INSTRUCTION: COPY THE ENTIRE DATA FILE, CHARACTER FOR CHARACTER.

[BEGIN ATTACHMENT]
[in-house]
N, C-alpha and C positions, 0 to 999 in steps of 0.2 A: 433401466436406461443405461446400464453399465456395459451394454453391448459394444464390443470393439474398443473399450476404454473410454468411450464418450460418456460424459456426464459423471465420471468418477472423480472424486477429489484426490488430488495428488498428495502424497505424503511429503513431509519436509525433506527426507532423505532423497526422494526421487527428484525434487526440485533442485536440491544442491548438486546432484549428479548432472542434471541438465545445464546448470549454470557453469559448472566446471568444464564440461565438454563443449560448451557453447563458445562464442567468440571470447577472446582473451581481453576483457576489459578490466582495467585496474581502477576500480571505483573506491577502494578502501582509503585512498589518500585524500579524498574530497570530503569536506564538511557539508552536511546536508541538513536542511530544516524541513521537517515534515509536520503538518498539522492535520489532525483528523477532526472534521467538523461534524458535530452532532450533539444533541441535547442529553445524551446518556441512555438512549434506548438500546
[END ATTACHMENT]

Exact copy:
[in-house]
N, C-alpha and C positions, 0 to 999 in steps of 0.2 A: 433401466436406461443405461446400464453399465456395459451394454453391448459394444464390443470393439474398443473399450476404454473410454468411450464418450460418456460424459456426464459423471465420471468418477472423480472424486477429489484426490488430488495428488498428495502424497505424503511429503513431509519436509525433506527426507532423505532423497526422494526421487527428484525434487526440485533442485536440491544442491548438486546432484549428479548432472542434471541438465545445464546448470549454470557453469559448472566446471568444464564440461565438454563443449560448451557453447563458445562464442567468440571470447577472446582473451581481453576483457576489459578490466582495467585496474581502477576500480571505483573506491577502494578502501582509503585512498589518500585524500579524498574530497570530503569536506564538511557539508552536511546536508541538513536542511530544516524541513521537517515534515509536520503538518498539522492535520489532525483528523477532526472534521467538523461534524458535530452532532450533539444533541441535547442529553445524551446518556441512555438512549434506548438500546